ATHENS — Greek authorities are putting into effect a law under which people using recreational watercraft at sea who disregard severe weather warnings and then trigger search and rescue operations will be liable for incurred costs and a fine.
Greece’s coast guard made the announcement after a spate of incidents in which coast guard and navy helicopters and vessels were scrambled to rescue people who had headed out to sea for fun despite very strong winds and rough seas, and after days of public severe weather warnings.
Last week, a rescue operation was launched for a 52-year-old windsurfer who had been swept out to sea in a gale, where winds were blowing at around 40-46 miles per hour (62-74 kilometers per hour). On Jan. 6, a navy helicopter was scrambled in a severe gale, with winds at 47-63 miles per hour (75-100 kilometers per hour), to search for a 35-year-old on a stand-up paddle board off the eastern coast of Athens. Both men were successfully rescued.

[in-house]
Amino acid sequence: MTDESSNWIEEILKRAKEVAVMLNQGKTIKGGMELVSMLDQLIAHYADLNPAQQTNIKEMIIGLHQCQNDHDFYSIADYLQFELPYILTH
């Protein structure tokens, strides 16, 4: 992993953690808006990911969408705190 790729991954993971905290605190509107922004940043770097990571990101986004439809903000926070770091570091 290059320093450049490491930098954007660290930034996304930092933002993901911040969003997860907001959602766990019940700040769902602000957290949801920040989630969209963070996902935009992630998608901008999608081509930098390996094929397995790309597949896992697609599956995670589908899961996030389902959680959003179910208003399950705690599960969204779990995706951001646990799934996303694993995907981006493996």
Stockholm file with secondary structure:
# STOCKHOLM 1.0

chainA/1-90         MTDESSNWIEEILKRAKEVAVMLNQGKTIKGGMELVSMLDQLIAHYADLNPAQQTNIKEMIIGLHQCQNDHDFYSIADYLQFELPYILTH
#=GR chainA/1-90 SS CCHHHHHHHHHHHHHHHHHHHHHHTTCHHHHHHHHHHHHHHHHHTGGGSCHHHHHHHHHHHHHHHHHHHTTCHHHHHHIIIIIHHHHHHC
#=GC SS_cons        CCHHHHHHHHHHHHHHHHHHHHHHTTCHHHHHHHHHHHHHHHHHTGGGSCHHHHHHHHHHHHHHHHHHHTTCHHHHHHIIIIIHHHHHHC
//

Other similar incidents have occurred with people in sea kayaks and sailboats, among others. The coast guard noted the search and rescue operations put rescuers’ lives at risk. Costs and fines are to be determined on a case-by-case basis depending on the resources used.